So, you are probably asking yourself how does this pervasive notion of government backwardness combined with this new smart city movement help my company? The key is to understand the role of the smart city leaders within a potential customer’s given administration. If you are seeking to secure a customer that has a Chief Innovation Officer an Innovation Coordinator or something of the like, try to understand their role. From our team’s experience, these individuals typically are (a) innovation hunters who are tasked with finding new tech to support government operations, (b) technology translators who help the relevant government officials incorporate new technology into their operations and (c) colleague connectors who connect tech companies with government officials who would be served by the tech company’s product or service. Notice that none of these roles included buying, purchasing or making decisions about the adoption of a particular new technology!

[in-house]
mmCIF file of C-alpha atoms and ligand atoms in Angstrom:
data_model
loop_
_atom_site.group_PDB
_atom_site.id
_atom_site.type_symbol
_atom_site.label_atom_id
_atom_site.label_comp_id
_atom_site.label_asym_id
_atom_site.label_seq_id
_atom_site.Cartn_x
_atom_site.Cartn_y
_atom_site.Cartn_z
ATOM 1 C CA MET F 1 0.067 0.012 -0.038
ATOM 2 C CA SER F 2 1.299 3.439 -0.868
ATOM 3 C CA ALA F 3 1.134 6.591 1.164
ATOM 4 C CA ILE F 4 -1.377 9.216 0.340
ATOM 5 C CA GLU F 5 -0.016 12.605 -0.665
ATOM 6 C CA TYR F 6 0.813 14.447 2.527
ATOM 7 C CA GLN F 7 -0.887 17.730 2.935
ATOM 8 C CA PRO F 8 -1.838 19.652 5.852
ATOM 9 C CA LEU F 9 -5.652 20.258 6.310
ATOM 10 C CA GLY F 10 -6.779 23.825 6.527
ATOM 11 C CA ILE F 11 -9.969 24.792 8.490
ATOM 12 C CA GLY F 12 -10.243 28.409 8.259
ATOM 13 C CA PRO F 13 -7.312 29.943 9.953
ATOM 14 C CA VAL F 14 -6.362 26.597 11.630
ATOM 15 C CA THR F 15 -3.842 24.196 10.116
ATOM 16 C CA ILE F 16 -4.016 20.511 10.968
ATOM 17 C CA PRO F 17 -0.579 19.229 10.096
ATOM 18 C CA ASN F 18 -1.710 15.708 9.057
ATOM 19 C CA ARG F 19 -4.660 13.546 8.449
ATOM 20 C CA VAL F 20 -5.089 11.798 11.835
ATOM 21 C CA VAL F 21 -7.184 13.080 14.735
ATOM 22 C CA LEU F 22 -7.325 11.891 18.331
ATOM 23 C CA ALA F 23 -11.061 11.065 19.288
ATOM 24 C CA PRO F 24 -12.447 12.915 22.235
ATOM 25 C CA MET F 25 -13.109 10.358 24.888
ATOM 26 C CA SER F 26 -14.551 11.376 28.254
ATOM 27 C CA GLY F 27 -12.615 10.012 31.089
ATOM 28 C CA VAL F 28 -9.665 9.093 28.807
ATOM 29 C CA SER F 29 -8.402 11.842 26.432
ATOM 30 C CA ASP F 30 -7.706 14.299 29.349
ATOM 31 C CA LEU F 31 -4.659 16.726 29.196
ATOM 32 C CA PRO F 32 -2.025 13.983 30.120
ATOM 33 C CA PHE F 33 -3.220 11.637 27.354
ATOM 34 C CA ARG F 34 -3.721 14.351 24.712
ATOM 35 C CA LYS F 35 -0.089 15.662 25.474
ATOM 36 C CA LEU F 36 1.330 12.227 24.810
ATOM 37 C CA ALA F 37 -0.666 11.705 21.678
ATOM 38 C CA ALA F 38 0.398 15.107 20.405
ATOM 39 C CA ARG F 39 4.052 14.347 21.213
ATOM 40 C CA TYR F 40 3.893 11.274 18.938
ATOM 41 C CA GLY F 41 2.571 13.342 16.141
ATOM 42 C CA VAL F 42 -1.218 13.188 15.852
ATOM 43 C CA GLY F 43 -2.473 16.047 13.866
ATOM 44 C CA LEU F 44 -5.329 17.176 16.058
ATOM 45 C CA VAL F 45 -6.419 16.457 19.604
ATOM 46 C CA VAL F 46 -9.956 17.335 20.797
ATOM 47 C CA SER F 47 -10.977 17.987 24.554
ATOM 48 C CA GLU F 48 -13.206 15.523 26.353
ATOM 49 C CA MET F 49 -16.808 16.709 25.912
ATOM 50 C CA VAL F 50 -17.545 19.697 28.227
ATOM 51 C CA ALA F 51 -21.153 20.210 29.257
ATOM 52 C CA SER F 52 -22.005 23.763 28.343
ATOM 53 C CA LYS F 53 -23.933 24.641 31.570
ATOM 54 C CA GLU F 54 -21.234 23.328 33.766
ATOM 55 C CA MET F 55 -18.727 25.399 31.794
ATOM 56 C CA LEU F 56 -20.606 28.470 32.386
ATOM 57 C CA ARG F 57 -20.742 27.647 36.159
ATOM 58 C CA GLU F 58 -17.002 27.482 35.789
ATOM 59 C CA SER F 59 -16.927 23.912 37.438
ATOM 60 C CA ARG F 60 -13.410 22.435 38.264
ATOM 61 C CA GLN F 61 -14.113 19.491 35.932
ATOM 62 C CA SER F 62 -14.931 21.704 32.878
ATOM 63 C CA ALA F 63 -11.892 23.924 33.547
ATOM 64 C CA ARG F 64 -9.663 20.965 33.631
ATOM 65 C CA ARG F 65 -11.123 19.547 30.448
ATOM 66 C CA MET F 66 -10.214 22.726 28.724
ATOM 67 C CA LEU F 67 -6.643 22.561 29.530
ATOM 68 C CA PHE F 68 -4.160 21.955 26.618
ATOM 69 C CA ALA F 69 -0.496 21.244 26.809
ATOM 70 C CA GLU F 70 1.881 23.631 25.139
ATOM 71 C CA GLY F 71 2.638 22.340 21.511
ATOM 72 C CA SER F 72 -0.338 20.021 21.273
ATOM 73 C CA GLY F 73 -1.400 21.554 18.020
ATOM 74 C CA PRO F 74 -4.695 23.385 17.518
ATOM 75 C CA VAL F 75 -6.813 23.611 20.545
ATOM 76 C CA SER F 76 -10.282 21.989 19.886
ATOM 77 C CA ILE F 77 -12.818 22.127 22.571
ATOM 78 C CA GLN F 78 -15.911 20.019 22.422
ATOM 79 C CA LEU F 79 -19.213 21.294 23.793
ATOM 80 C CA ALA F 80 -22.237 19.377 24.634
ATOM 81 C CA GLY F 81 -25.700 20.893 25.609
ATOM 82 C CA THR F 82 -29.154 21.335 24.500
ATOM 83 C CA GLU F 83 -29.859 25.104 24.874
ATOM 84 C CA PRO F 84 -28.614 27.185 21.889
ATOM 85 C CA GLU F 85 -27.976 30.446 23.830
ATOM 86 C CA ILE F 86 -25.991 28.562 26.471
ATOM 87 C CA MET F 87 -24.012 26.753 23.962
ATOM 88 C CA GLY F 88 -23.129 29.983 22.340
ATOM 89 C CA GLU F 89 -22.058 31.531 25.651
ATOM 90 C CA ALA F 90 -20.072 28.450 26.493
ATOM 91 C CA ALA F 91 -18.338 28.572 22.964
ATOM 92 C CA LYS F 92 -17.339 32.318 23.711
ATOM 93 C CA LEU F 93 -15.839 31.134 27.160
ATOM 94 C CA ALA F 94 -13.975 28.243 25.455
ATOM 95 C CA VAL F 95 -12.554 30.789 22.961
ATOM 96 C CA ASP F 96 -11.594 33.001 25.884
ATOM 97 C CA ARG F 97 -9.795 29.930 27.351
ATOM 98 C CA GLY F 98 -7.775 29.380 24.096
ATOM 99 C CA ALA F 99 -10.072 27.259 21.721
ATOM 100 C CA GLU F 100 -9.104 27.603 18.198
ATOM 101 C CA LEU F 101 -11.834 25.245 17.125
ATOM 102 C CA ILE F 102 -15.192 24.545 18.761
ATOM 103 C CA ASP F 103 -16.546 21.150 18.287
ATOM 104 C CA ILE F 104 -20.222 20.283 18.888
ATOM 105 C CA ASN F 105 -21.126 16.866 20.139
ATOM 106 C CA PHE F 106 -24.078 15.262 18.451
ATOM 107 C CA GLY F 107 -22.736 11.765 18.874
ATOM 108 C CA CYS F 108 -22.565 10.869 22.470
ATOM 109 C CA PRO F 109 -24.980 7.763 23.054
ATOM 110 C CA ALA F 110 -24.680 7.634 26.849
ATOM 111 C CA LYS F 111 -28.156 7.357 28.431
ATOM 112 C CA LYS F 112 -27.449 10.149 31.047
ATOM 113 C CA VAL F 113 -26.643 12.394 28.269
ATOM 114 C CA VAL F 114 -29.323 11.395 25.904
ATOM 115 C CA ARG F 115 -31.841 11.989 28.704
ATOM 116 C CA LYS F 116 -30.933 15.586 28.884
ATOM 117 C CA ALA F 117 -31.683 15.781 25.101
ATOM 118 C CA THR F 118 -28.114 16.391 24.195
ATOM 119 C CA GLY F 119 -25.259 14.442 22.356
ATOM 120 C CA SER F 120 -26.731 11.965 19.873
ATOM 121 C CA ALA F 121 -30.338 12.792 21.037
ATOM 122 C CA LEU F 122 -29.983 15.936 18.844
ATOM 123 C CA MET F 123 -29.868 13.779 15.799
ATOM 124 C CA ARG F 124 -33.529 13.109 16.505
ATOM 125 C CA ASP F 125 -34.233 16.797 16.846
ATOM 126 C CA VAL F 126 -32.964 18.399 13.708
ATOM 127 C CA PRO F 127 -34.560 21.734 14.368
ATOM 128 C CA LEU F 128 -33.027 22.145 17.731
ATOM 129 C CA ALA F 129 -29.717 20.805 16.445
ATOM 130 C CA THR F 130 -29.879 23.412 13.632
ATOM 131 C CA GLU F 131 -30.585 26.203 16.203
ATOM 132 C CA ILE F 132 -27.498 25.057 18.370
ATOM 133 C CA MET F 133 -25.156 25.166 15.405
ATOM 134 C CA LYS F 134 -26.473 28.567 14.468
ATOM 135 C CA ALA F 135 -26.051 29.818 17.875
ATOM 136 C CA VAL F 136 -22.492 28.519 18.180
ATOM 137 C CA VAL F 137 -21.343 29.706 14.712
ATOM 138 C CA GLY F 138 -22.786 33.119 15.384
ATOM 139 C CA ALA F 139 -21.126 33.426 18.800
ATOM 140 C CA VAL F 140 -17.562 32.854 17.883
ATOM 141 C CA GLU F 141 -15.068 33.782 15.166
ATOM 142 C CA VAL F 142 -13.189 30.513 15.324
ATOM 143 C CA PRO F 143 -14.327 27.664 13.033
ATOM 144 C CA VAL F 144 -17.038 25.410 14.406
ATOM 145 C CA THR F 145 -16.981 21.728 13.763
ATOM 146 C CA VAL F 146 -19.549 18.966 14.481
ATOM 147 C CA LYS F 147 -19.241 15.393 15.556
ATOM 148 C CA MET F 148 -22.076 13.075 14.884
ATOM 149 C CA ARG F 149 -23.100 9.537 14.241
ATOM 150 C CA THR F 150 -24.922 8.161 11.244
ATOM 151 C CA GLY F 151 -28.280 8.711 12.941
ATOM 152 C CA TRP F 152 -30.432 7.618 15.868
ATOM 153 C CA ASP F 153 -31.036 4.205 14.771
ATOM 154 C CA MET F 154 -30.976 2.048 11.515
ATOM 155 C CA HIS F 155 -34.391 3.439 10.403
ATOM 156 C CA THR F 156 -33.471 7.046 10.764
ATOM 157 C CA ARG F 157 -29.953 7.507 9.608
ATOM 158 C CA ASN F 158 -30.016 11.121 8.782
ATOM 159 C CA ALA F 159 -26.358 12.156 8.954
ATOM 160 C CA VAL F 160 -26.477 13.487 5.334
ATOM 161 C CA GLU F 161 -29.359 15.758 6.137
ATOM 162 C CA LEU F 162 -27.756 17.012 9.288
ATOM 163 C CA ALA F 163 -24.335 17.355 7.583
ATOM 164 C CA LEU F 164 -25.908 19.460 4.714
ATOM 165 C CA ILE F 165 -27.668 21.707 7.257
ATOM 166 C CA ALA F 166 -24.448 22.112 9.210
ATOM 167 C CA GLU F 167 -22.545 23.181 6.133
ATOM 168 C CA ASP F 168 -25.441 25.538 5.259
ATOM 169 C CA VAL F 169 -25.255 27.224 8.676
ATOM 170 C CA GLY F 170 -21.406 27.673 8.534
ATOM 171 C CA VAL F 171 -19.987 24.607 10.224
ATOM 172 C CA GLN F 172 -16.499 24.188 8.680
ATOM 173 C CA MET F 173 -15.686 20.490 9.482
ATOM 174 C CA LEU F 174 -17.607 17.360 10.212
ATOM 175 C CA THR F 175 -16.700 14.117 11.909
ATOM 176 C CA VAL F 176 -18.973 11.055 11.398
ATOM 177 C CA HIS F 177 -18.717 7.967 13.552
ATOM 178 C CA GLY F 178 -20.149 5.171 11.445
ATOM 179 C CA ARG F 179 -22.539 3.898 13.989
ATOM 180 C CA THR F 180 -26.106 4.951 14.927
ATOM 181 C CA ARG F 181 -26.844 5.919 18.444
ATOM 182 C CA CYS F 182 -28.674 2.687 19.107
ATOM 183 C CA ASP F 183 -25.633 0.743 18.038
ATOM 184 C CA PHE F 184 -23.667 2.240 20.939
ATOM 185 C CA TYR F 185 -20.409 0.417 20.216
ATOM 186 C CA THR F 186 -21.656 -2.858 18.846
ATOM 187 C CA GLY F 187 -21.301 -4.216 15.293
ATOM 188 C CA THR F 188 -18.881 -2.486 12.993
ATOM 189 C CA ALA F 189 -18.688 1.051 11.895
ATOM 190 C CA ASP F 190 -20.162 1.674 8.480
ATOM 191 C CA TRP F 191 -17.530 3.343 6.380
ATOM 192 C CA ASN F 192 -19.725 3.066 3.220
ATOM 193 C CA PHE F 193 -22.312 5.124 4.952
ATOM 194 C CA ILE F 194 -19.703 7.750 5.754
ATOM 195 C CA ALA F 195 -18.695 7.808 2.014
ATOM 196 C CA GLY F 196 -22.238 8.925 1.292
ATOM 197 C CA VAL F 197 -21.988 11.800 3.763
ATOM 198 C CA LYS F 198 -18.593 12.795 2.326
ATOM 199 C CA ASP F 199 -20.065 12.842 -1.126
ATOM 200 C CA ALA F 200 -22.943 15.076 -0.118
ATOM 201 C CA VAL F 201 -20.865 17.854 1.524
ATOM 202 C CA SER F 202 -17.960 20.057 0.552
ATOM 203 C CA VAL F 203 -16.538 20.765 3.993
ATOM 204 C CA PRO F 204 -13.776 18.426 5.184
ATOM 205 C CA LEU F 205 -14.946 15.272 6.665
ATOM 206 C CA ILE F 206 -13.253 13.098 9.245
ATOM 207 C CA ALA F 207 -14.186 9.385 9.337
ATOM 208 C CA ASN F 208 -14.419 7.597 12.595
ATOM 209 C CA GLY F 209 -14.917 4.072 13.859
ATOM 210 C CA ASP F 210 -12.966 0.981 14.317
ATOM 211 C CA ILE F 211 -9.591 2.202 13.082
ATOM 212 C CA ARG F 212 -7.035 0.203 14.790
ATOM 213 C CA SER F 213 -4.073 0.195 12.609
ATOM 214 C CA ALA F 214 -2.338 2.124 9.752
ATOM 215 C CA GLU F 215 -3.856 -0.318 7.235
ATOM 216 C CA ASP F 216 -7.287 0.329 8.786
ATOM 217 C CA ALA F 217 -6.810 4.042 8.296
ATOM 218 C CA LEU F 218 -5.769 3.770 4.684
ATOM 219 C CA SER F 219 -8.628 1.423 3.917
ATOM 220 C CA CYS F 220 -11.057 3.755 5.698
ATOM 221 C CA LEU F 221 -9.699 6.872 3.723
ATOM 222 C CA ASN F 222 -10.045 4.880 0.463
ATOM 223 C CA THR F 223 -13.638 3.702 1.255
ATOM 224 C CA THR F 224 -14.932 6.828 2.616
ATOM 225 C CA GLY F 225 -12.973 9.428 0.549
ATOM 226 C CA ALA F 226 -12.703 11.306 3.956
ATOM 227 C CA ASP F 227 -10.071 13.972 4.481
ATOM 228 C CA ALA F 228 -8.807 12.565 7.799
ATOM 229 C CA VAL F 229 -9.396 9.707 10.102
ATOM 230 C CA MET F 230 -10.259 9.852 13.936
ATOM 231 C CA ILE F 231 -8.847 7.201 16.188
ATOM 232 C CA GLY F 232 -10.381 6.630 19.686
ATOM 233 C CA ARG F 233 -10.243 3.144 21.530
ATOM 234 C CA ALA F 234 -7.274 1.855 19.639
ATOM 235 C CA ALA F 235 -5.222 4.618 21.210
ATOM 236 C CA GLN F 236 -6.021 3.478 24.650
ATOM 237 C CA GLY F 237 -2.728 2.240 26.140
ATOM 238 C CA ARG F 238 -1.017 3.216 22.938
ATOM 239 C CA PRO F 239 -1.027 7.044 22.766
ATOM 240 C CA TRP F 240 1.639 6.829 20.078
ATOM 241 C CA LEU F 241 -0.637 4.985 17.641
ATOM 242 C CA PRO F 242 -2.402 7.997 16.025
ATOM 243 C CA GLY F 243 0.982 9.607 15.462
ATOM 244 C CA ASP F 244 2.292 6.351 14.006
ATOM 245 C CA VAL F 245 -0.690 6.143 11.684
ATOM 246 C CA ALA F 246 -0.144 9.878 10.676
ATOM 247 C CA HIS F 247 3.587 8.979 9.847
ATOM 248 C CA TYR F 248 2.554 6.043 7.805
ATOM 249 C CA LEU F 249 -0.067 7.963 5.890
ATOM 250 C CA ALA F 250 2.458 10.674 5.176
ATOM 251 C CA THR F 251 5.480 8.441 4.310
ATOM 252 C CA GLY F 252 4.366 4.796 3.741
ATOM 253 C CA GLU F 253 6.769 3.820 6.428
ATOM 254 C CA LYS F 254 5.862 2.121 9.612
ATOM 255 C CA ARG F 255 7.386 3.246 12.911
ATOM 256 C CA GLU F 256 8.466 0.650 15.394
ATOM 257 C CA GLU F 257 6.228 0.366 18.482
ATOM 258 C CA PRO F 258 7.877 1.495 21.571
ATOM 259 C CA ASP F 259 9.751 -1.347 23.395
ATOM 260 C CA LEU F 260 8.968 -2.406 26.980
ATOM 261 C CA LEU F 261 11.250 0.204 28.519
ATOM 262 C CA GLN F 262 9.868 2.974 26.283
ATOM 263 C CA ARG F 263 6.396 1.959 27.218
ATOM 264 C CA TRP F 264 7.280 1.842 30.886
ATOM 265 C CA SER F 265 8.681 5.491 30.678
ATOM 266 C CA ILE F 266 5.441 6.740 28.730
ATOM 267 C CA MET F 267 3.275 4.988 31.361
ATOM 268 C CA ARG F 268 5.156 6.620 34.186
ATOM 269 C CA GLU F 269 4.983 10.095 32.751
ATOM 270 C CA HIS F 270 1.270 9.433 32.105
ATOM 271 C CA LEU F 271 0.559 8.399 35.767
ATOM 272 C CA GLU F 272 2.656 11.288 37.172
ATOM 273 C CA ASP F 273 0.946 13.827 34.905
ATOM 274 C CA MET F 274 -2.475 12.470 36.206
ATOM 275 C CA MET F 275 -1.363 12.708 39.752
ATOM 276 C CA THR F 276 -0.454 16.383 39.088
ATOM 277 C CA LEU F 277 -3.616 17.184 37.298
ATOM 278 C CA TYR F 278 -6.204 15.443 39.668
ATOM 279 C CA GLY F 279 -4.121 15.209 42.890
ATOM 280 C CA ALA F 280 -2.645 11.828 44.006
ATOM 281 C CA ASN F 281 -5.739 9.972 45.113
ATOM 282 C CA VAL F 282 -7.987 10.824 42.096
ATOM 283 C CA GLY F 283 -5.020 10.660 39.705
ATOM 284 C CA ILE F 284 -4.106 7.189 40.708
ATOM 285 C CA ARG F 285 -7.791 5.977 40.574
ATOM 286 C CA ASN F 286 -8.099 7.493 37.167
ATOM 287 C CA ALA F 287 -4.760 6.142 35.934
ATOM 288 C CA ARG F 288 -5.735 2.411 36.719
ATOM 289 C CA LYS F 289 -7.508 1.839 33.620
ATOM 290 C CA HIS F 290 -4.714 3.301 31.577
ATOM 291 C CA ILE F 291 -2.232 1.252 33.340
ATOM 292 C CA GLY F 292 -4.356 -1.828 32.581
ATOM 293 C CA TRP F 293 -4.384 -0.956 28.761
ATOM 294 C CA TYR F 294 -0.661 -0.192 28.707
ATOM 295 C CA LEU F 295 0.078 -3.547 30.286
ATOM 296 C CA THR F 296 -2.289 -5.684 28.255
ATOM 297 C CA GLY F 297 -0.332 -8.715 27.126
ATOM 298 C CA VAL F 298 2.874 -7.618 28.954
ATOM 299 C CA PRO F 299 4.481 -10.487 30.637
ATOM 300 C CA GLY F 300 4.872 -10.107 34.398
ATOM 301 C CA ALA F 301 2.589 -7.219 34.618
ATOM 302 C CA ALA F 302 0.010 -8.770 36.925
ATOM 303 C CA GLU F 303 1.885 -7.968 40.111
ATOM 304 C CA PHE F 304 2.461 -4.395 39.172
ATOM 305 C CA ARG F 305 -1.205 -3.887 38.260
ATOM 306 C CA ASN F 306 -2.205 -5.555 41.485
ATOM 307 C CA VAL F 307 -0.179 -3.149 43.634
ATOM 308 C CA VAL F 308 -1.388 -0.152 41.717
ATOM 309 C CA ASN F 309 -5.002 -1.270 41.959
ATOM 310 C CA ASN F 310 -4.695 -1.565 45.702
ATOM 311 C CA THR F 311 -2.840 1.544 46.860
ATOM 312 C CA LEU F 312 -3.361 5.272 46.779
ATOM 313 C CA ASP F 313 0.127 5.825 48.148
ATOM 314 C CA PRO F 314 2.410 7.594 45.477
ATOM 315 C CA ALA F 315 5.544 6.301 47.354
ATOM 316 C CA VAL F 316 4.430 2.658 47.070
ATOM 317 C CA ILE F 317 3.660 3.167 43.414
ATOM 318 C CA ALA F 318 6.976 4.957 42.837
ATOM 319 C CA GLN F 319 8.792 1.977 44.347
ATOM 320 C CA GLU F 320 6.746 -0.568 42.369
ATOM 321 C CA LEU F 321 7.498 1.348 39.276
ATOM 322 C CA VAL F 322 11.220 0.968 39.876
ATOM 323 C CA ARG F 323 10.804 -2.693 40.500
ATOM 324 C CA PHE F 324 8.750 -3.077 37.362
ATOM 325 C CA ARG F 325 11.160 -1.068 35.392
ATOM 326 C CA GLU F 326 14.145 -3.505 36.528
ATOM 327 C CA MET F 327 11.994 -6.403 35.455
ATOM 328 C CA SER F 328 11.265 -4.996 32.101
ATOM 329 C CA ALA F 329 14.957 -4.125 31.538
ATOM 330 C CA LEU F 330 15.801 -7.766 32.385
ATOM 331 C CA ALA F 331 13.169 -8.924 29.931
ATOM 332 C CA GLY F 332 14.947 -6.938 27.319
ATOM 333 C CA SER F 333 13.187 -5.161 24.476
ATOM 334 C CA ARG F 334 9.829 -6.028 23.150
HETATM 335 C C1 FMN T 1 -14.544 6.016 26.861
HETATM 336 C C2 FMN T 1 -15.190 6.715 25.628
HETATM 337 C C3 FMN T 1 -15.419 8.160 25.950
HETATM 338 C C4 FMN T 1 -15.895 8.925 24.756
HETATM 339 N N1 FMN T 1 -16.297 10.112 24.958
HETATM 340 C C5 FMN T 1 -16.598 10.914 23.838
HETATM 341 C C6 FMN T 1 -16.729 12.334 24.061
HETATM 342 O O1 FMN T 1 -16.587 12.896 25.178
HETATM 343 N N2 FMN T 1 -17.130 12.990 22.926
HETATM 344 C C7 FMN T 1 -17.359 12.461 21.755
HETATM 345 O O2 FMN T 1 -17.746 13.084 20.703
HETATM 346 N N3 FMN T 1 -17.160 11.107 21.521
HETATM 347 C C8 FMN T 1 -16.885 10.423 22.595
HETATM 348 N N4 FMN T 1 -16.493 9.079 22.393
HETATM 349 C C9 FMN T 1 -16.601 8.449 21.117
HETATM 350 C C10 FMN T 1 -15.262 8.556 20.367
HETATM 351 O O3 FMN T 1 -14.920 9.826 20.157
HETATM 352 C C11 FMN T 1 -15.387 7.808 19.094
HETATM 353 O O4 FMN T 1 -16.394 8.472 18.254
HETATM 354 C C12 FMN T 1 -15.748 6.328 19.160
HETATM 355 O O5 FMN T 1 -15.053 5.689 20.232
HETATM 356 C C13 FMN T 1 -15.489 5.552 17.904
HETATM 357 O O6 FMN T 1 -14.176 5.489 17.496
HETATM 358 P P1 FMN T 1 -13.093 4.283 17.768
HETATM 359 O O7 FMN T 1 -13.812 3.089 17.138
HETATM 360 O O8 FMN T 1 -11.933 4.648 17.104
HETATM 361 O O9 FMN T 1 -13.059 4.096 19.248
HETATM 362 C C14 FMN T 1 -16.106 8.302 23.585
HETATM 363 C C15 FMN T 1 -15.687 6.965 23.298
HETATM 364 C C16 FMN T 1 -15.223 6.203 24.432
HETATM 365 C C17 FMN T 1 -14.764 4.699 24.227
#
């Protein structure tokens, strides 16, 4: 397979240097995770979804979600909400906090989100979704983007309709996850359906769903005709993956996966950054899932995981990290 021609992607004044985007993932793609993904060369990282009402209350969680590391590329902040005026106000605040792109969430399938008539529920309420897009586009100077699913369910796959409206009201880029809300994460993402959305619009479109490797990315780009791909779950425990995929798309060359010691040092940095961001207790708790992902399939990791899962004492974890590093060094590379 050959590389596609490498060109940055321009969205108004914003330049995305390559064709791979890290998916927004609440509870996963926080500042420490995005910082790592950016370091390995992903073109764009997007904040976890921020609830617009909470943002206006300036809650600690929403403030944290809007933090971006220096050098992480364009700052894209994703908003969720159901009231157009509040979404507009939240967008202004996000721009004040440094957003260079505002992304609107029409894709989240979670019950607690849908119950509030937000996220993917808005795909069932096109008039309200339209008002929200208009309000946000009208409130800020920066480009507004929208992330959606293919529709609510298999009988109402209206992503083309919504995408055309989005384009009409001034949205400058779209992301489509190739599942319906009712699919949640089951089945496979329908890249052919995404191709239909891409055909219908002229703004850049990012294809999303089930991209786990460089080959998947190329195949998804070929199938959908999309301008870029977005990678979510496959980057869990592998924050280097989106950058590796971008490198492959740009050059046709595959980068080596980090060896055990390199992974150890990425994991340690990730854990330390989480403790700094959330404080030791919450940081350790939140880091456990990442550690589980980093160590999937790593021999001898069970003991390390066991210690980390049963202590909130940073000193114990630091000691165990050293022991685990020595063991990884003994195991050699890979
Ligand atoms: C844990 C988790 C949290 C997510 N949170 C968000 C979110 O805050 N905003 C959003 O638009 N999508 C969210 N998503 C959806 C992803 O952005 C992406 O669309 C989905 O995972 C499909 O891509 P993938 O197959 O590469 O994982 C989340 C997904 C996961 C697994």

From our experience, the technology-facing team members within government are vital to helping thread the needle on the adoption of new technologies, but rarely are they the decision maker. Without sharing names, several GovTech companies have contacted us to vent their challenges in working with officials who have ‘innovation’ in their titles. From our perspective, the problem lies in how the GovTech companies are approaching these innovation-focused officials.